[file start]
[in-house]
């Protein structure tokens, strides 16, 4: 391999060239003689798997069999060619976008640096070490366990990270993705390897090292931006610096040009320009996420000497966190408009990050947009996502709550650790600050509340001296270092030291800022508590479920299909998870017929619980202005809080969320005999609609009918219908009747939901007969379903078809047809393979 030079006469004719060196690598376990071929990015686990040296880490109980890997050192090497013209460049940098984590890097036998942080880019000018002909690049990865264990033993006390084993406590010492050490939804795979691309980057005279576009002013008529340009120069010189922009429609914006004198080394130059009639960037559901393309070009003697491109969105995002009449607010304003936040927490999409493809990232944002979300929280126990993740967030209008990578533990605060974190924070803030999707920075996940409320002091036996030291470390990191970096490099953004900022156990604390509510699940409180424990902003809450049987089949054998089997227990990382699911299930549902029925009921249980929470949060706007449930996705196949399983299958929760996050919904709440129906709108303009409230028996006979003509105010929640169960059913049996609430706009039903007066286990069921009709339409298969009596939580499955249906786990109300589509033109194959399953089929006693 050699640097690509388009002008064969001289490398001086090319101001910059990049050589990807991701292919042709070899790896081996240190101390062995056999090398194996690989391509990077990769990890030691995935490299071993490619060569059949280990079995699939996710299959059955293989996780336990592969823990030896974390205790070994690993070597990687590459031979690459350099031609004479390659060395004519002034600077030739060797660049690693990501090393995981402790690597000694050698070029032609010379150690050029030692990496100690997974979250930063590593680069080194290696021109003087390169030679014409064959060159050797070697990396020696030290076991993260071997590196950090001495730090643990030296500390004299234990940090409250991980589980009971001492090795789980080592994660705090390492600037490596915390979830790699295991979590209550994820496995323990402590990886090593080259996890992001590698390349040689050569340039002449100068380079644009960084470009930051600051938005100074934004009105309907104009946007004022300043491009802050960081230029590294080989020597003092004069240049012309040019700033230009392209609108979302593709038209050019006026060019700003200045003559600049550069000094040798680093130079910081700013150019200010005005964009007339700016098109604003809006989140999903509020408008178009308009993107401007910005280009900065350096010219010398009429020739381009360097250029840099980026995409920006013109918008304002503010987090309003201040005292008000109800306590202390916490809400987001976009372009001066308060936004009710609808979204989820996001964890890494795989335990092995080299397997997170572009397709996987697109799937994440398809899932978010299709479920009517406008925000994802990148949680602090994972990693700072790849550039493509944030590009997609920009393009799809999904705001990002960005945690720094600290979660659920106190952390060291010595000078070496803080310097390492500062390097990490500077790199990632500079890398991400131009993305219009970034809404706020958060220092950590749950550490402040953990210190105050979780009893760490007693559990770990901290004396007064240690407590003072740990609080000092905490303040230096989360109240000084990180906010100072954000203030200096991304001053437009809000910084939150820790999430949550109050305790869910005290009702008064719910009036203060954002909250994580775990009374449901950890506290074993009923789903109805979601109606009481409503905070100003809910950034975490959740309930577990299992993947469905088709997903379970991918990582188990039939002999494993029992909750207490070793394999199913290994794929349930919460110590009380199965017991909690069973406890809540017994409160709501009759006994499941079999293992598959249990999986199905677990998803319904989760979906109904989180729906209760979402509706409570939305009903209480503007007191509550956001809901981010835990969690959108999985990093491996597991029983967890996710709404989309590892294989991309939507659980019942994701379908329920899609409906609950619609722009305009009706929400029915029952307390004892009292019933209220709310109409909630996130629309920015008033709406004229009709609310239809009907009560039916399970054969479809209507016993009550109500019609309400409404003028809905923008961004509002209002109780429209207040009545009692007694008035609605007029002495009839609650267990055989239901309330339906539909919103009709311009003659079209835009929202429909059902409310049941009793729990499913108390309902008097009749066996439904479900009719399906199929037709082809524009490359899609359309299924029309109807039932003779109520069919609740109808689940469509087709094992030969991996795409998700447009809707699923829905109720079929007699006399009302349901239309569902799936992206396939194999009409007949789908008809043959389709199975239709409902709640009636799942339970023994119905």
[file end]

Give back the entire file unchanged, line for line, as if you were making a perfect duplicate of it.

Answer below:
[in-house]
């Protein structure tokens, strides 16, 4: 391999060239003689798997069999060619976008640096070490366990990270993705390897090292931006610096040009320009996420000497966190408009990050947009996502709550650790600050509340001296270092030291800022508590479920299909998870017929619980202005809080969320005999609609009918219908009747939901007969379903078809047809393979 030079006469004719060196690598376990071929990015686990040296880490109980890997050192090497013209460049940098984590890097036998942080880019000018002909690049990865264990033993006390084993406590010492050490939804795979691309980057005279576009002013008529340009120069010189922009429609914006004198080394130059009639960037559901393309070009003697491109969105995002009449607010304003936040927490999409493809990232944002979300929280126990993740967030209008990578533990605060974190924070803030999707920075996940409320002091036996030291470390990191970096490099953004900022156990604390509510699940409180424990902003809450049987089949054998089997227990990382699911299930549902029925009921249980929470949060706007449930996705196949399983299958929760996050919904709440129906709108303009409230028996006979003509105010929640169960059913049996609430706009039903007066286990069921009709339409298969009596939580499955249906786990109300589509033109194959399953089929006693 050699640097690509388009002008064969001289490398001086090319101001910059990049050589990807991701292919042709070899790896081996240190101390062995056999090398194996690989391509990077990769990890030691995935490299071993490619060569059949280990079995699939996710299959059955293989996780336990592969823990030896974390205790070994690993070597990687590459031979690459350099031609004479390659060395004519002034600077030739060797660049690693990501090393995981402790690597000694050698070029032609010379150690050029030692990496100690997974979250930063590593680069080194290696021109003087390169030679014409064959060159050797070697990396020696030290076991993260071997590196950090001495730090643990030296500390004299234990940090409250991980589980009971001492090795789980080592994660705090390492600037490596915390979830790699295991979590209550994820496995323990402590990886090593080259996890992001590698390349040689050569340039002449100068380079644009960084470009930051600051938005100074934004009105309907104009946007004022300043491009802050960081230029590294080989020597003092004069240049012309040019700033230009392209609108979302593709038209050019006026060019700003200045003559600049550069000094040798680093130079910081700013150019200010005005964009007339700016098109604003809006989140999903509020408008178009308009993107401007910005280009900065350096010219010398009429020739381009360097250029840099980026995409920006013109918008304002503010987090309003201040005292008000109800306590202390916490809400987001976009372009001066308060936004009710609808979204989820996001964890890494795989335990092995080299397997997170572009397709996987697109799937994440398809899932978010299709479920009517406008925000994802990148949680602090994972990693700072790849550039493509944030590009997609920009393009799809999904705001990002960005945690720094600290979660659920106190952390060291010595000078070496803080310097390492500062390097990490500077790199990632500079890398991400131009993305219009970034809404706020958060220092950590749950550490402040953990210190105050979780009893760490007693559990770990901290004396007064240690407590003072740990609080000092905490303040230096989360109240000084990180906010100072954000203030200096991304001053437009809000910084939150820790999430949550109050305790869910005290009702008064719910009036203060954002909250994580775990009374449901950890506290074993009923789903109805979601109606009481409503905070100003809910950034975490959740309930577990299992993947469905088709997903379970991918990582188990039939002999494993029992909750207490070793394999199913290994794929349930919460110590009380199965017991909690069973406890809540017994409160709501009759006994499941079999293992598959249990999986199905677990998803319904989760979906109904989180729906209760979402509706409570939305009903209480503007007191509550956001809901981010835990969690959108999985990093491996597991029983967890996710709404989309590892294989991309939507659980019942994701379908329920899609409906609950619609722009305009009706929400029915029952307390004892009292019933209220709310109409909630996130629309920015008033709406004229009709609310239809009907009560039916399970054969479809209507016993009550109500019609309400409404003028809905923008961004509002209002109780429209207040009545009692007694008035609605007029002495009839609650267990055989239901309330339906539909919103009709311009003659079209835009929202429909059902409310049941009793729990499913108390309902008097009749066996439904479900009719399906199929037709082809524009490359899609359309299924029309109807039932003779109520069919609740109808689940469509087709094992030969991996795409998700447009809707699923829905109720079929007699006399009302349901239309569902799936992206396939194999009409007949789908008809043959389709199975239709409902709640009636799942339970023994119905």